Alcohol remains an important part of the hospitality and manufacturing sectors. The most obvious example would be Brains, based in Cardiff – one of Wales' largest companies with a turnover of £122million in 2014. Brains, of course, isn't only a brewery but a wider hospitality company running pubs, hotels and coffee chain Coffee #1.

Tuesday, 17 February 2015

Vice Nation : Alcohol I - Our Drinking Culture

Does Wales have a drinking problem?
What could a Welsh alcohol policy look like?
(Pic : The Mirror)
This is the first in a series of posts – spread out like Life, Ethics & Independence (all linked here) – which looks at the....sinful....aspects of everyday life, and how that plays into Welsh independence.

I've already covered narcotics (I, II, III, IV, V, VI), and in later instalments I intend to look at things like tobacco & e-cigarettes, the sex industry (including sexual crimes and sex education), guns, fireworks, tattoos and gambling.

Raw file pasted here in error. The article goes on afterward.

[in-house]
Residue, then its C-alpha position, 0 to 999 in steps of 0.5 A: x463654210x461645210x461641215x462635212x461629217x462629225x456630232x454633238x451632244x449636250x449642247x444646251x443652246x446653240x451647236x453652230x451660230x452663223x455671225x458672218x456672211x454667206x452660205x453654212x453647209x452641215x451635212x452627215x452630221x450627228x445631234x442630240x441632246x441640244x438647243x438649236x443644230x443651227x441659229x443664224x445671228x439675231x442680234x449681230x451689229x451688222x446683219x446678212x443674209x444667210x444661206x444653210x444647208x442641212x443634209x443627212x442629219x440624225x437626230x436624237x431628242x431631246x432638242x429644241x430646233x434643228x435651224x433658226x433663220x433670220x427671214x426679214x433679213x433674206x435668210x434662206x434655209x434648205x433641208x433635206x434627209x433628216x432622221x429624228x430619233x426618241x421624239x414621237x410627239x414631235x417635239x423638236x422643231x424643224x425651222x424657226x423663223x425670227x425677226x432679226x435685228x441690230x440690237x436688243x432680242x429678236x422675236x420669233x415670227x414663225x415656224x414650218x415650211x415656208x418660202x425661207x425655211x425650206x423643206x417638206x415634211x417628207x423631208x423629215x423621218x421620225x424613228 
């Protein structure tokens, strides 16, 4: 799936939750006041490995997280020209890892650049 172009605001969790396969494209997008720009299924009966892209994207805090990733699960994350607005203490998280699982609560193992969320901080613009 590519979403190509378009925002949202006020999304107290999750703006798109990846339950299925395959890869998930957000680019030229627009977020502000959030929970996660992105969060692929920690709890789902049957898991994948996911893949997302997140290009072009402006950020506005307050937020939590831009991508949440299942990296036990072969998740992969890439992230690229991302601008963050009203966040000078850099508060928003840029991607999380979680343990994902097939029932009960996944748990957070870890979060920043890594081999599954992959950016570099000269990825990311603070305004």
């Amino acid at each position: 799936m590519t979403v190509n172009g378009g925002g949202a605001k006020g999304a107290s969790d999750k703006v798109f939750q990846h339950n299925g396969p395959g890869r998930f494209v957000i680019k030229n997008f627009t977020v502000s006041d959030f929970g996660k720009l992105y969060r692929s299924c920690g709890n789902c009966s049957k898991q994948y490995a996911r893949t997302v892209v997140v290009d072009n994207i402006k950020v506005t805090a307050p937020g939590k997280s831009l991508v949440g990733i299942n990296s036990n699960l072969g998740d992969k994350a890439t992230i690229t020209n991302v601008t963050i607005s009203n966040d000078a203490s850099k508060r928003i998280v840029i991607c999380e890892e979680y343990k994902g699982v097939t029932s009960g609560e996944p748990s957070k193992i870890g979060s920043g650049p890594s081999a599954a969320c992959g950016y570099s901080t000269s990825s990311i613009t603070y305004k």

Saturday, 14 February 2015

National Assembly Bites the Ballot

The UK electoral system was aptly described as "steampunk" in the National Assembly
earlier this week. Could bringing it into the 21st century re-engage young people?
(Pic :

Earlier this week there was another interesting Individual Members' Debate, this time on voter registration and election turnouts.

That's all the more important, as the switch from household to individual voter registration has caused serious problems in the run up to May's House of Commons election; particularly amongst students who were usually registered by their universities when moving to a hall of residence.

Thursday, 12 February 2015

Major Changes to Renting Revealed

The Renting Homes Bill aims to reform and simplify the social and